Physical activity is one of the most overlooked aspects of a healthy lifestyle for individuals with IDD. Studies suggest that on average, persons with intellectual and/or developmental disabilities have decreased cardiovascular and strength compared to more able-bodied individuals.

As the days continue to get warmer and brighter, now is an excellent time to shake the cold out of our bones and stretch our muscles. Below are 5 super simple exercises for adults with intellectual and/or developmental disabilities.

Knee plank

The knee plank is a super easy way to make your core a bit stronger. This exercise can help reduce risk of back injuries and help improve balance.

Begin by kneeling on the floor, then slowly lower your upper body down and rest on your forearms. Your bottom should be raised and your knees slightly bent. Hold this position for 30-60 seconds. If it seems a little too easy, try lifting your feet off the ground to improve your balance even more!

High knees

High knees is a great exercise because it works multiple muscles below your waist, helps improve oxygen flow to your legs and, best of all, can be done anywhere! 

Stand up tall and straight with your chin straightforward. Lift one knee up to your waist quickly while swinging your arm on the same side. Alternate legs for 30 to 60 seconds.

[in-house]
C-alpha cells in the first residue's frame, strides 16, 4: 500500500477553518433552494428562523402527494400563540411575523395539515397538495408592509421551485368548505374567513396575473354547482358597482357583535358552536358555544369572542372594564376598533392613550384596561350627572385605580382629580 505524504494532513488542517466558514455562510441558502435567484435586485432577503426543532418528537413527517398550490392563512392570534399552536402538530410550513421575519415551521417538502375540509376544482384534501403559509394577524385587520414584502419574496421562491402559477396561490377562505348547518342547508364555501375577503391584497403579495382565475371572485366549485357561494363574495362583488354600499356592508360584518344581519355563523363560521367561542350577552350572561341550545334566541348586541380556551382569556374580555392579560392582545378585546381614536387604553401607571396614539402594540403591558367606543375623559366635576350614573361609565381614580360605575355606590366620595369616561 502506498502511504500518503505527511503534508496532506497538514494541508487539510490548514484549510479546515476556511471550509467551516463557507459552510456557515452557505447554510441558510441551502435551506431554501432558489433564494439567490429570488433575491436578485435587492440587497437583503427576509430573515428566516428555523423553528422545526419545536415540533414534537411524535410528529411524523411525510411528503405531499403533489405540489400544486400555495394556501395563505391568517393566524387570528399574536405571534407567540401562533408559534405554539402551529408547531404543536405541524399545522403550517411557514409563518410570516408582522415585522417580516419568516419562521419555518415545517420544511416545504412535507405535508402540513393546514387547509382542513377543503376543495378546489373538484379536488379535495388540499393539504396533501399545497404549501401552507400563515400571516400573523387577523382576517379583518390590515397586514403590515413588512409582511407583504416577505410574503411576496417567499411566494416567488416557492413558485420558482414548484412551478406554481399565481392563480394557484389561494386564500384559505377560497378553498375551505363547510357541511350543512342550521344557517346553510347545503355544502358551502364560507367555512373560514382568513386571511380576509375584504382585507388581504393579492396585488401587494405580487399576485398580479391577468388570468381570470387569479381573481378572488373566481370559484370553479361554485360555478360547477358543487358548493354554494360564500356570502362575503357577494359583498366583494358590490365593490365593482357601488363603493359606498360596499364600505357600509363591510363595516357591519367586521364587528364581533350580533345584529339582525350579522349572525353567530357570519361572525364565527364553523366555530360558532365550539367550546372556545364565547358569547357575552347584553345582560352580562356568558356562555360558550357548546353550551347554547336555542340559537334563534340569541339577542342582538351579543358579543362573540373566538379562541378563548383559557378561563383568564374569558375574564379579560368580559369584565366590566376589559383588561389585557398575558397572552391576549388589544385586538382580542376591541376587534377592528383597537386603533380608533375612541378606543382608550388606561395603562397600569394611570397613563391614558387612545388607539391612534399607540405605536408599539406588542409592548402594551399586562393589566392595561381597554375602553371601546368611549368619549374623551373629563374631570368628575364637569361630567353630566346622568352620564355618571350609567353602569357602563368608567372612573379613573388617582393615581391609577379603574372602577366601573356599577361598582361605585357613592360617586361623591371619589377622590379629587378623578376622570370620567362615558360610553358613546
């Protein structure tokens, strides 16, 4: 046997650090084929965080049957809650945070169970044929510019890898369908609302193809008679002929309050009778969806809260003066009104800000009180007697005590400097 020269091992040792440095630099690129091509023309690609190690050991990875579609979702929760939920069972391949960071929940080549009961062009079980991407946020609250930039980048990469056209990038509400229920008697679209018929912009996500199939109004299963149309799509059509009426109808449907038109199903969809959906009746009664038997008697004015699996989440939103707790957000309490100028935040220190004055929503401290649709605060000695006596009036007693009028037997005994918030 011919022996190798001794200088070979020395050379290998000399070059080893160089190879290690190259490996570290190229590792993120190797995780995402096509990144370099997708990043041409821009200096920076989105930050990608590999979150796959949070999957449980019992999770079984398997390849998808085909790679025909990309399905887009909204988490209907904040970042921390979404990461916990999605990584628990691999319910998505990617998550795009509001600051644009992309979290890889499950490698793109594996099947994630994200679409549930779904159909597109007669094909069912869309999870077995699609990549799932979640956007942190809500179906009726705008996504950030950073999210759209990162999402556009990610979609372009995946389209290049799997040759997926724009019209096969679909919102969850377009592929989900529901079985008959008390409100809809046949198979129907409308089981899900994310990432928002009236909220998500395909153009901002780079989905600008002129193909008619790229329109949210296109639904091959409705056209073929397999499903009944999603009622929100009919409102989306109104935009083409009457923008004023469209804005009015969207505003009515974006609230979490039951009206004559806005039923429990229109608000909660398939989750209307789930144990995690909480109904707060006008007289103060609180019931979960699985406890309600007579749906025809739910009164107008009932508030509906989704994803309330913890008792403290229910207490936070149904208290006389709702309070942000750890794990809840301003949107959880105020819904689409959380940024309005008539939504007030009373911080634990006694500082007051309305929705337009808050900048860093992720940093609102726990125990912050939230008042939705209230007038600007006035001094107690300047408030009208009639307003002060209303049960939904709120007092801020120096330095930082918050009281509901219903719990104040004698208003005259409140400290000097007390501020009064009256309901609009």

Arm circles

Arm circles are awesome for getting your blood flowing in your arms, and making them and your shoulders stronger!

Stand up straight and tall, hold both arms out to your sides as high as your shoulders, then move them in small and large circles for 30-60 seconds. Be sure to alternate the direction of the circles. 

Single-leg balance

Standing on one leg is great for improving balance and reducing knee and ankle pain. It also helps make your core stronger and more stable when moving around.

Stand up straight and tall, and lift one foot off the ground while bending your knee. Remember to keep your leg straight down. Hold as still as you can for 30-60 seconds! Alternate legs. 

If you are having trouble balancing, try placing a chair just to your side. When you start to wobble, hold onto the chair lightly and when you are comfortable, try to let go for a few seconds.


Doing squats is an excellent way to strengthen your lower body muscles from your bottom to your legs. When these muscles are strong, getting out of bed, bending, and moving can feel much better and cause less pain.

Begin by standing up straight and tall. Lift your arms directly in front of you at shoulder height. Lower your bottom down as if you are going to sit down without using your arms. Stop when your bottom is level with your knees, then stand back up. Do this 10-12 times. 

More exercise options at Angel Guardians

Part of Angel Guardians’ core services is our Community Connections program which offers many activities including physical activities that mix fun and exercise to get you or your loved ones with intellectual and/or developmental disabilities moving and healthier. Some of our favorite activities include swimming, bowling, dancing, art therapy, cooking, and volunteering!

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